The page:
‘Crisis’: Huge percentage of Brits won’t turn on heat this winter

With energy bills set to spike by 80% in October, nearly one quarter of adults in Britain say they will not turn on their heating this winter, according to a poll.

The survey by Savanta ComRes – commissioned by the Liberal Democrats party, the U.K.’s third largest – found the figure is even higher among parents with children under the age of 18, the Huffington Post U.K. reported.

The poll showed that, overall, 23% expect not to turn on their heating, while 27% of parents with children under 18 said the same.

The British government energy regulator Ofgem announced last week the average household’s yearly heating bill will rise in October from 1,971 pounds to 3,549 pounds. In U.S. dollars, that’s a rise from about $2,300 to $4,140.

The Liberal Democrats’ Cabinet Office spokeswoman, Christine Jardine, warned millions were facing “financial devastation,” with Britain “on the brink of the worst cost of living crisis in a century.”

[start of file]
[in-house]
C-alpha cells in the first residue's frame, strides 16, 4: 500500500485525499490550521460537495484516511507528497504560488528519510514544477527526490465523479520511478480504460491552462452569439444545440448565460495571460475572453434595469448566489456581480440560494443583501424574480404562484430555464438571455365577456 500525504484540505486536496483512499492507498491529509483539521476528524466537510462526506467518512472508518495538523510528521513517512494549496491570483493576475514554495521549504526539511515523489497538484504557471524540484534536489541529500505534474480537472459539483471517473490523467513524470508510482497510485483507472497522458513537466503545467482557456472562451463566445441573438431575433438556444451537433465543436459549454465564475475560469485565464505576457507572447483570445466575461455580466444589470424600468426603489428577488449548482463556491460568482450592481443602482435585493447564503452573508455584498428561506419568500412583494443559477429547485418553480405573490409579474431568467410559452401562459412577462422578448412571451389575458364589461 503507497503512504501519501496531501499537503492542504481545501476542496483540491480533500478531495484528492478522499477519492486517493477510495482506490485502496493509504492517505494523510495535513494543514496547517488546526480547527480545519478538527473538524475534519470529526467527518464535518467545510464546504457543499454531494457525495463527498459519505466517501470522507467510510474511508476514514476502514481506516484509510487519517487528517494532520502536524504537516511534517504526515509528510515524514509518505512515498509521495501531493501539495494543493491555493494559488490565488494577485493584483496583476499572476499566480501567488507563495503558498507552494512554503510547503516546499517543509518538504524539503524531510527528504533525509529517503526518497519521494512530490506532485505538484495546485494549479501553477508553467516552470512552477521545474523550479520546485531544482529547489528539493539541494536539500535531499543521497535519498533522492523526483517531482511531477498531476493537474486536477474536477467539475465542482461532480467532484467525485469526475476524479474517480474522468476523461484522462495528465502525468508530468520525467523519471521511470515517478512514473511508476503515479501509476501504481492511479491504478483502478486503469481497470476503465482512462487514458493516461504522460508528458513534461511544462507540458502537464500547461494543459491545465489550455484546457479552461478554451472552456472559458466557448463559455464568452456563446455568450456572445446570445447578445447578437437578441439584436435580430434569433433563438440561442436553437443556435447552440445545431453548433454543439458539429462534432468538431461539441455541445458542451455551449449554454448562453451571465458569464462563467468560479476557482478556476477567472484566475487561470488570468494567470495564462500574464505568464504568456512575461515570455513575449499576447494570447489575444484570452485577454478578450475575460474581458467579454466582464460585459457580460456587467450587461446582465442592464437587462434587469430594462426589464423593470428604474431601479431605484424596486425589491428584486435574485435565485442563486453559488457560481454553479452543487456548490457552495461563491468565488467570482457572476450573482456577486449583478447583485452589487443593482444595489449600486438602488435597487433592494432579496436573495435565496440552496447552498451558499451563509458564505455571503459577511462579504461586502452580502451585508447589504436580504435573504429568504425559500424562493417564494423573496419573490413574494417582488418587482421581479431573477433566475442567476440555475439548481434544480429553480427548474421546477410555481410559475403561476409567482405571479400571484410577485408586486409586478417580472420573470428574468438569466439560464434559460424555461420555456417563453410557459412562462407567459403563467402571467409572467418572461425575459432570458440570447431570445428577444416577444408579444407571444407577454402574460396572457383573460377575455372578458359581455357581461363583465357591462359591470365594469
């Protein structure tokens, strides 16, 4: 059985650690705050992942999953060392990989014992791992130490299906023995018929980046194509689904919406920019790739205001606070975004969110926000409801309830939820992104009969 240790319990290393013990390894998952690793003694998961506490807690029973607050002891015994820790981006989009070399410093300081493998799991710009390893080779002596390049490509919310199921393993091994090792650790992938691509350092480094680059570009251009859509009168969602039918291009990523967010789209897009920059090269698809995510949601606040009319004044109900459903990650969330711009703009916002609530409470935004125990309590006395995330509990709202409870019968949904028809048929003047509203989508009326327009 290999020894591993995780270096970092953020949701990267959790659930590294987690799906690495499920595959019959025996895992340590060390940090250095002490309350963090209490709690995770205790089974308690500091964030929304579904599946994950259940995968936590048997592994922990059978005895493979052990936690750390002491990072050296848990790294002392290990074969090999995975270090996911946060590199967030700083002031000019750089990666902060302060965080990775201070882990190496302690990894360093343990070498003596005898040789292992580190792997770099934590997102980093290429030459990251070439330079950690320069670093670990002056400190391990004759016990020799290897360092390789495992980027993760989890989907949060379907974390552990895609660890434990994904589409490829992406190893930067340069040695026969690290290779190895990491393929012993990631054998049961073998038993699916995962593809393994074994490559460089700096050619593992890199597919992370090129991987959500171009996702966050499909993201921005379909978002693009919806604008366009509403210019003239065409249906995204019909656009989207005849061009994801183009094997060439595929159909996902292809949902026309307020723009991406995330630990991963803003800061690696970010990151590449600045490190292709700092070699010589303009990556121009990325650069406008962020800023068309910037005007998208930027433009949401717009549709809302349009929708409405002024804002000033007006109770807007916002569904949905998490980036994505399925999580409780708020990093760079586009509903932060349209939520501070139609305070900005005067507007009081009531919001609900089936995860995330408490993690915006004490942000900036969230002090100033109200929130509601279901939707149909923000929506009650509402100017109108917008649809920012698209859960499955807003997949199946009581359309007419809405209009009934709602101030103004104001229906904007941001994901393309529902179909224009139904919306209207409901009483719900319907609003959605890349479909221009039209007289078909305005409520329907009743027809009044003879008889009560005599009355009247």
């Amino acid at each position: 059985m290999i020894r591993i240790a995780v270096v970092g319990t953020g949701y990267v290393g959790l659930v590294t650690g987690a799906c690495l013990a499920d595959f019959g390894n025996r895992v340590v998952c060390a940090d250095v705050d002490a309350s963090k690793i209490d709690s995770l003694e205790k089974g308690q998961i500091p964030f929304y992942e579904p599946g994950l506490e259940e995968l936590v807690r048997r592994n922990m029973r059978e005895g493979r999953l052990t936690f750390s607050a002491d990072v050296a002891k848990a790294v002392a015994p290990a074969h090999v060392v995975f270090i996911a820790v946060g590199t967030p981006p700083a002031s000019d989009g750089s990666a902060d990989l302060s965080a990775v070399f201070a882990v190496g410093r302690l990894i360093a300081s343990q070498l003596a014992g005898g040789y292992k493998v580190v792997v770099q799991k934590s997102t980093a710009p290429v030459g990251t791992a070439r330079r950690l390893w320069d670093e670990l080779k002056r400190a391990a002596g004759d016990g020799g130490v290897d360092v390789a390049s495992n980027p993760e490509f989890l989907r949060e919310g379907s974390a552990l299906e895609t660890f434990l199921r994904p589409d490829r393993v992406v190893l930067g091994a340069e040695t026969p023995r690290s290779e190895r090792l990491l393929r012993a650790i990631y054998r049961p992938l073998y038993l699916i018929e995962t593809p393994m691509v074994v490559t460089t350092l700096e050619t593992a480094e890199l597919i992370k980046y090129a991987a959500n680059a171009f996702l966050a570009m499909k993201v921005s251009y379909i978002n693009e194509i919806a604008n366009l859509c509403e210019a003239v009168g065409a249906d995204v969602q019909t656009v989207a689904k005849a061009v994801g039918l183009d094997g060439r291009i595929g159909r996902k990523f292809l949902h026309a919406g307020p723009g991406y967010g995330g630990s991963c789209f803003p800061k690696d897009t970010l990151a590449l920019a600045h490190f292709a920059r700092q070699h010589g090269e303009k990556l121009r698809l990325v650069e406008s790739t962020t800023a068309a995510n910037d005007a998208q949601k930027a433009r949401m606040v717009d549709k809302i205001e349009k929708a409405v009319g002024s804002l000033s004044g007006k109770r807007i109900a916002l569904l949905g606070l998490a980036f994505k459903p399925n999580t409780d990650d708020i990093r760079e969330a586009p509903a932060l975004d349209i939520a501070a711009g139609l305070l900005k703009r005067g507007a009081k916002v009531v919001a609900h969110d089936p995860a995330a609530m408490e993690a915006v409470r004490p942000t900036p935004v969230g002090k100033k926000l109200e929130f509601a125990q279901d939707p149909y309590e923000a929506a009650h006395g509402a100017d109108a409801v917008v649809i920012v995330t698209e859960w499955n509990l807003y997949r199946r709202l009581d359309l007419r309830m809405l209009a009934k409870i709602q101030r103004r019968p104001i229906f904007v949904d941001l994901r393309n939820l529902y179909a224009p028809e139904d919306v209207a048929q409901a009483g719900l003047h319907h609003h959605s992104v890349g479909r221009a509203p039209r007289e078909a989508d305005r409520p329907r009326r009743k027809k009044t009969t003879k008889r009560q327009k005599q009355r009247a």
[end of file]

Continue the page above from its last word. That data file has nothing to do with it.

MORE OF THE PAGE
Jardine’s party insists that the Tory government’s planned spike in energy costs must be cancelled, ignoring the fact that price controls that contravene market realities historically have only exacerbated such crises, causing devastating shortages.

On Twitter, the purported owner of a small U.K. coffee shop posted a photo of what is described as a two-month electricity bill amounting to about $10,000.

Outgoing conservative Prime Minister Boris Johnson has said that his Conservative Party successor will announce “another huge package of financial support” to help people pay their energy bills.

The current forecast is that energy bills will get much, much worse, rising to 6,522 pounds ($7,600) next year.

The problem isn’t limited to Britain. As Tucker Carlson reports, energy prices across Europe are expected to increase by hundreds of percentage points in the coming months.

Europe’s benchmark wholesale electricity price spiked more than 25% on Aug. 22, surpassing 700 euros ($700) per megawatt hour for the first time. Now, just one week later, it has climbed to 1,000 euros ($1,000).

Reuters reported Tuesday that France, once Europe’s top power exporter, might not produce enough nuclear energy this winter to help its European neighbors and might need to ration electricity to meet its own needs.

 

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